Manage episode 371689490 series 1283444
It is very frustrating at times, being a leader. Staff don’t hit their targets, forget things they need to do, complete tasks in a less than satisfactory manner and make stupid mistakes. Time poor leaders are the norm, so we are always operating on minimums to get it all done. We are usually in a rush, and this is when we get ourselves into trouble as the leader. We genuflect in the general direction of empathy, being a critical aspect of the leader’s people skills but often we forget to walk the talk. Our mouth gets ahead of our brain and we say things which may not have been the best choice or at the appropriate moment. Too late, it is out there.
Our internal tensions push us to being more direct than needed. There can be a tough conversation requiredand a plan for that is the best course of action, but we sometimes go ahead with no plan. Our emotional quotient, rather than just our intelligence quotient, is highlighted as being so important today, but that word “emotional” is hanging there. We can be dragged off course and abandon the best laid plans because of that emotional preponderance to say what we are thinking with no filters.
One habit we should get into is to beat around the bush a bit more. That sounds counter-intuitive for a leader doesn’t it? Leaders should be clear, concise and efficient. Efficient is not the same as effective though. Our concise communication skill can sometimes be too sharp for the situation and a more rounded, softer approach may be a better alternative. We don’t have to go on verbal wanderings at length, but sometimes a detour may be the best way to get to where we want to arrive.
The piece which we often miss in our communication with staff is the context or the background of our point or our thinking. We just wade straight in with what we want. This what is often followed up with by the how they should do it. That is all fine and good but the why bit is missing.
The habit we have to develop is to start with the context and the background, and this is where the why is incorporated. That means we have to break up a routine we may have been following for many years and it may take us some practice to get used to doing things this way, but we need to stick with it. So when we want to make a point, we should ask ourselves why we think what we think. We will have come to this conclusion through experience, from something we have read, heard, or seen. Usually we are not just making stuff up or winging it. Rather, we are operating from a solid viewpoint which informs our opinion. The key point here is to not just state the opinion, but to share how that opinion was arrived at. The temptation though is to tell the staff stuff and we leave it at that, because that is what we have found is the fastest way of getting the message across, so we can get scurry back to the many other tasks confronting us.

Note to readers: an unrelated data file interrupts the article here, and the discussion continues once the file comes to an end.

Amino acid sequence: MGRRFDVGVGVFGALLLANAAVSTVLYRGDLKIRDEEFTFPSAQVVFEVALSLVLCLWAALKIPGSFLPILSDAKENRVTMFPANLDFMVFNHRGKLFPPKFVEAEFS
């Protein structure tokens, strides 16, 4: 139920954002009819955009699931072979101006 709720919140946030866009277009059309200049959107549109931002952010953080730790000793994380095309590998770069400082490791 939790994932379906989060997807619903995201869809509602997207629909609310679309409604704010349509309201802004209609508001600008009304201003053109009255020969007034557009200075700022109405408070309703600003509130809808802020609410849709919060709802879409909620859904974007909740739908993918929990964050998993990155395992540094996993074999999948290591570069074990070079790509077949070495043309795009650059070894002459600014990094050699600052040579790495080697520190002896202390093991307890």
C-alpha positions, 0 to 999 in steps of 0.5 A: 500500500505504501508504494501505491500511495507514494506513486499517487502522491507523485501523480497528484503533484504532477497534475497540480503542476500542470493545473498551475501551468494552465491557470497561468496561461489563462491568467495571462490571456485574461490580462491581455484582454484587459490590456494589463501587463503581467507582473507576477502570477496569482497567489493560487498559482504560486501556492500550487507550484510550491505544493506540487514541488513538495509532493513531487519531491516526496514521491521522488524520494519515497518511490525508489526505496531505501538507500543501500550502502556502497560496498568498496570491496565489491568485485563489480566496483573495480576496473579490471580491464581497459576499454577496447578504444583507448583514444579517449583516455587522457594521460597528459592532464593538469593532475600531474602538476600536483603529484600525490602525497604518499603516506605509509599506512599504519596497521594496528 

By leaving out the context, we run the danger of the staff not fully understanding the urgency or the rationale for the action needed. We should begin with the background to the issue and then very succinctly nominate the action we need from them. There should only be one action because the temptation is to load them up with a multitude of tasks which can dilute the key action required. Immediately following the action requirement, we need to add why this will be the best course of action and what is the benefit if we do this. Again, this should concentrate on the main benefit, even though there may be many. If we keep adding benefits, we are again diluting the power of the main benefit and weakening our idea’s potency.
This combination is disarming for the listener. Often, while we are explaining the background, their mind is racing toward an action which will suit the situation being unveiled. In fact, they will often get there before we do and so when we state the action, it is already accepted and now old hat for them. That would be a perfect outcome from a persuasion point of view.
As I mentioned, this requires quite a shift in approach and we need to defuse the constant desire to shorten the time for everything. Building new habits seems to take forever and there will be many failures along the way, as we just launch forth with the what and the how and then reflect, “damn, I forgot to talk about the context first and explain the why”. The point is to keep trying and gradually make this the default mode of explanation to staff.